The Secret to Growing up In Christ




Horns honk and buses emit poisonous fumes into the already polluted air as I hustle two children into the back of the taxi. We fight traffic all the way into town, cars backed up in ways possible only for a city home to 14 million people. After an hour and a half in the bouncing, swerving taxi, we finally arrive at the doctor’s office.

The young doctor calls us back and I explain to him why we are here. Little Bit has only grown 2 cm in the last 9 months. At almost six years old, she should be sprouting like a root, growing like a weed. She isn’t. Her growth has plateaued and prior tests say she’s got the bone age of a three year old. She’s not producing a growth hormone called IGF-1.

“We just really need to know what’s going on,“ I tell the doctor. What is behind this stunted growth? Is it genetic? Neurological? Biological? And do we treat it with synthetic hormones?

The question nags us: How can we get her to grow?

The doctor orders more tests. “This is complicated and there aren’t easy answers,” he tells me. In other words, this may be a very long journey.


The one must have for real spiritual growth


We get home from the doctor and hang up jackets. I‘m tired. Shadows fall. The day is mostly gone and it is time for me to start dinner. I wonder if I’m making the most of my time, my life. Shuttling in taxis, sorting socks, checking homework, sharing Christ however I can… am I really making a difference?

My thoughts turn dark. At this point in my Christian life, I should have more spiritual authority in my life, I reason. I should carry a sense of spiritual blessing, spilling over onto others who pass my way. With so many lost and dying around me, and me having Living Water? I think about in my own home. I should be much slower to anger. My words should more often be a fountain of grace and life. My vision should be much greater, my faith more compelling, more transferable.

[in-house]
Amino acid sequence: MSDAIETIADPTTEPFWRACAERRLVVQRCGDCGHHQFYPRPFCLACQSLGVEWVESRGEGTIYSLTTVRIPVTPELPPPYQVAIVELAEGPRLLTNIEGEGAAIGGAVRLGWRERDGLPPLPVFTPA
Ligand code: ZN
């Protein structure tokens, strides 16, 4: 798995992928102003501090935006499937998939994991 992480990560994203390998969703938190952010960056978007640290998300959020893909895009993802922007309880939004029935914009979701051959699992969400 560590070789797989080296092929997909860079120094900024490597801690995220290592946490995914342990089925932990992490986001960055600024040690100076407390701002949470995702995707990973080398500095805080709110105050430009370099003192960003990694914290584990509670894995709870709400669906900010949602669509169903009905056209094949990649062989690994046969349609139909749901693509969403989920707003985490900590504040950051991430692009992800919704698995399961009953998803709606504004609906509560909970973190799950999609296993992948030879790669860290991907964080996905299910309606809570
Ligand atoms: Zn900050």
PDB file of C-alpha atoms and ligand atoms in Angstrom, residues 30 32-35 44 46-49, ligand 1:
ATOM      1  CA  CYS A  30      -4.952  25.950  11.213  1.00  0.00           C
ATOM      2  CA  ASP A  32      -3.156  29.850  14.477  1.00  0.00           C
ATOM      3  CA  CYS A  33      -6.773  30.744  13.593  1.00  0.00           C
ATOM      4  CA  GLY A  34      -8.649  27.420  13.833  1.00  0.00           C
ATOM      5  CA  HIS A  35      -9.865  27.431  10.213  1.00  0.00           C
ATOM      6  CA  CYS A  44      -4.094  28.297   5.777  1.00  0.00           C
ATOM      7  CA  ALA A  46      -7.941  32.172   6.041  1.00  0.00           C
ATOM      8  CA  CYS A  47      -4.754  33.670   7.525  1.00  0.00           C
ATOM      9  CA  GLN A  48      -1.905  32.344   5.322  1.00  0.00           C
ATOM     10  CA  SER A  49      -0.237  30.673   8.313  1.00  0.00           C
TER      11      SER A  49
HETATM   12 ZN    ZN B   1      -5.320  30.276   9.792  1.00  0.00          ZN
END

It strikes me, an unwanted chord: Could it be that I’m a spiritual Little Bit? I’ve plateaued. My spiritual growth is stunted and what is behind it?

I throw ingredients together in the Dutch oven and while the soup simmers and the bread bakes, I open a book. It’s what people like me do… between stirring the soup and setting the table, I read words. The book was randomly selected, so the words I read astonish me:

“I speak to you as babes in Christ.”

“We find in the Corinthians simply a condition of protracted infancy. It is quite right that at six months of age a babe should eat nothing but milk; but years have passed by and it remains in the same weakly state. Now this is just the condition of many believers. We come in contact with them and there is none of the beauty of holiness or of the power of God’s Spirit in them.”

You have had the gospel so long that by this time you ought to be teachers, and yet you need that men should teach you…” Hebrews 5:12

Andrew Murray, The Master’s Indwelling


Soup simmers and children play and I do believe the words found their target in me. The Word becomes the physician, pinpointing the problem, giving the reason for my protracted infancy: “You’ve had the gospel…yet…”

Yes. For many years I’ve possessed what Paul describes as “the power of God.” It is no impotent thing. Yet does it lay un-used, un-applied in my daily living out?  Is it really the power of God, say, for my speech? My witness? My vision and faith? My parenting and wifery and intimacy? Is the gospel taken up…ingested… to the nourishment and growth of soul bones?

Can I really say the gospel is the power of God in my every day, moment to moment living?

Or have I relegated the gospel as beneficial primarily for the lost?

I reel. Do I even know what I’m doing?

When did I revert to the subtle ways of duty-living the Christian life instead of gospel-living it? When did my approach to the Christian life become a stack of Christian how-to books on the bedside table? An endless list of opinions and workbooks and should do’s and to do’s and empty guarantees?